Inside boda boda rider Victor Bwire’s plot to blow up KICC
Victor Odede Bwire was a man on a mission. He jumped onto his motorbike in January 2019 and started on a road trip between Nairobi and Elwak town in Mandera, located near the border of Kenya and Somalia.
During this journey, he checked the number of police roadblocks, noting how many times he was stopped by security officers and relayed the same to a shadowy man in Somalia.
On the way, he was also asked to observe how security personnel would treat him if he carried a passenger on his bike.
So off he went on his journey to the north and returned to the city days later, all the while giving his benefactor a brief of each leg of the journey.
Bwire’s second assignment was to carry out surveillance of the Kenyatta International Convention Centre (KICC). He was tasked with checking how many entrances there were into the building, how security searches were being conducted and the number of doors. He was also tasked to check on the toilets, CCTV cameras, loading zones and other areas including parking lots.
Once again, all these details were relayed to a man identified as Mohammed Yare Abdalla, based in Somalia, through three Facebook accounts which he was also instructed to open secretly.
According to the police, who presented the evidence in a Nairobi court, all this information was geared towards blowing up KICC sometime in mid-2019, but was nipped in the bud by hawk-eyed police who got wind of the terror plot and arrested the former boda boda rider.
Upon interrogation, Bwire, whose cousin is missing convicted terrorist Elgiva Bwire, admitted opening the three pseudo accounts on Facebook and receiving instructions from Abdalla. He, however, defended himself saying Abdalla was a sugar merchant and that the trips to Elwak and Moyale were meant to see whether the police would “disturb” him on the way.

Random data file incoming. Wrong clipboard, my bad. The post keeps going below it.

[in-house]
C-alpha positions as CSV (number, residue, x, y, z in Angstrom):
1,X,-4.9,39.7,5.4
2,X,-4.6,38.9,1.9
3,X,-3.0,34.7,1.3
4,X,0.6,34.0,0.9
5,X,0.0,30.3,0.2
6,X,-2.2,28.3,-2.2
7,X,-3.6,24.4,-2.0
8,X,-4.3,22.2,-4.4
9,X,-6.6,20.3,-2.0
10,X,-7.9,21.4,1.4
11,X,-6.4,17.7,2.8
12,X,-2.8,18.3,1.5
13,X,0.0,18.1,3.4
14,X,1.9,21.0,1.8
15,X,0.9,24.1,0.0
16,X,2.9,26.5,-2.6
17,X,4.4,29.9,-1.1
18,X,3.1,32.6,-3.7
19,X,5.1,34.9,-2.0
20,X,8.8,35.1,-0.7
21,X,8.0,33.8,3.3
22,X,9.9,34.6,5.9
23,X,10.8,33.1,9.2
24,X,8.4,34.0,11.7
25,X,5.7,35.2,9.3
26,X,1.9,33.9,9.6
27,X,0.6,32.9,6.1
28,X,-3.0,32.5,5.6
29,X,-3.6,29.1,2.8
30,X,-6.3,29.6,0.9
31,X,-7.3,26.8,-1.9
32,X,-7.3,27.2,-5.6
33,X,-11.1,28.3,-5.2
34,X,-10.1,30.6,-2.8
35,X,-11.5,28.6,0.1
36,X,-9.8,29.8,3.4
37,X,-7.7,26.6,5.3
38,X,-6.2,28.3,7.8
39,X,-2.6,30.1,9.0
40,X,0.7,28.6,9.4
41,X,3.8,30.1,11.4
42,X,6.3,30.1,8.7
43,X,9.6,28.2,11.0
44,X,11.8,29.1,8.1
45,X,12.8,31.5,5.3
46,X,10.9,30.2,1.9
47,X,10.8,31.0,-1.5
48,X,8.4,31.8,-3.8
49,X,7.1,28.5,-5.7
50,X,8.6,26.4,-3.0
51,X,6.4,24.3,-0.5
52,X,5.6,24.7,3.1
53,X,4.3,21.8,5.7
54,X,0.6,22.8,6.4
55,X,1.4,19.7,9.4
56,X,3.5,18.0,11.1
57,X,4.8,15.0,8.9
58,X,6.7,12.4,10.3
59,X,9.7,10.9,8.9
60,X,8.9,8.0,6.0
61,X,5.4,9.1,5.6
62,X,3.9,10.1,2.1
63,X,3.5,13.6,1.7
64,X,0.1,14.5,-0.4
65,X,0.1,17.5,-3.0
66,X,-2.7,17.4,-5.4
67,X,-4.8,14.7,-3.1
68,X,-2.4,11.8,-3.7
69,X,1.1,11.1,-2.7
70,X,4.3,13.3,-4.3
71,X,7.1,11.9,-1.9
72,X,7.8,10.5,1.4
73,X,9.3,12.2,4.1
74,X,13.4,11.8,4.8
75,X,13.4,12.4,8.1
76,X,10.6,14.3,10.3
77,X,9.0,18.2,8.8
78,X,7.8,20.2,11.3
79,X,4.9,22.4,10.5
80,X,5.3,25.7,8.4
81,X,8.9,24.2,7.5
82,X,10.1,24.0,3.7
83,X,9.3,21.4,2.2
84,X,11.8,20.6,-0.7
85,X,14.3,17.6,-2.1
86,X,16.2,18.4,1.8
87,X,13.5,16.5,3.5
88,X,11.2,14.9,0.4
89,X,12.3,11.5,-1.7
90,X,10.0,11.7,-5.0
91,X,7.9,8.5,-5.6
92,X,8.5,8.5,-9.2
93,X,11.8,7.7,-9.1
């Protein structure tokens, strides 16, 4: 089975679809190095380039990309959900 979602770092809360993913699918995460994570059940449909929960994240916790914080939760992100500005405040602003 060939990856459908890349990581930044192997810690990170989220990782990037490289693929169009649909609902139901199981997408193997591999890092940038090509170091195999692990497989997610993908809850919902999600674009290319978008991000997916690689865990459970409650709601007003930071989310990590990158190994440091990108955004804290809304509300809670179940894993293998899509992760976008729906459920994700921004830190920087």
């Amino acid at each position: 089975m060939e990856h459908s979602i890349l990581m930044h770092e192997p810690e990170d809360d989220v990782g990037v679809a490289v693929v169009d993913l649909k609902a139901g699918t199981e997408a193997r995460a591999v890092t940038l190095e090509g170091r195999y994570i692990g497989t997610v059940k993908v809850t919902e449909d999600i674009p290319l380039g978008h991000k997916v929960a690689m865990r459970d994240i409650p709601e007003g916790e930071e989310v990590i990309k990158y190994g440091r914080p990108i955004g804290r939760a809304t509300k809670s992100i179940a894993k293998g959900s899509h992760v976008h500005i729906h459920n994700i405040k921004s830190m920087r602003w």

Regarding his surveillance of KICC, the convict said Abdalla wanted to hold a Somali cultural event at the iconic building sometime in 2019 and was simply seeking details of the venue, an explanation that was dismissed by Senior Principal Magistrate Benard Ochoi who argued that an exhibitor would only be interested in details such as the price of holding an exhibition, ambience and accessibility among others.
In a ruling delivered on Monday, the magistrate said that all details as narrated by the prosecution and Bwire’s own admission led him to conclude that he was guilty of two counts: conspiracy to commit a terrorism act and collection of information for use in the commission of a terrorism act, with the later offence carrying a prison term of not more than 30 years.
“It is my finding also that the prosecution has proved both counts beyond reasonable doubt and he is convicted of the same,” the magistrate said.
Mr Bwire was introduced to the accomplices in Somalia by his cousin Elgiva, who was convicted and sentenced by a Nairobi court, served his term but disappeared upon release.
As part of the process, he was also asked to drop anything identified with him including mobile phones, identity cards and Facebook accounts.
To acquire new mobile phones, he was asked to pick lost identity cards and register a new line. Mr Bwire later opened three Facebook accounts, Sadik Ali Mose, Kimsam, Soze Keziah, which he would communicate with Mr Abdalla in Somalia.
He was also asked to purchase three books after being sent money and confirm whether he was ready for Hijrah, sought of emigration for the sake of Allah.
A Federal Bureau of Investigation (FBI) agent who testified through mutual legal assistance, told the court that the communications on Facebook found their way to an accomplice in Somalia.
In the ruling, the magistrate said although circumstantial, all the evidence pointed to Bwire conspiring to commit a terrorist act.
“The collection and transmission of information must be looked at cumulatively. It was for no other purpose but for the commission of a terrorist act. The suspect is guilty of both counts,” Mr Ochoi said.
The prosecution asked for more time to file an impact report before sentencing.
The case will be mentioned on February 8.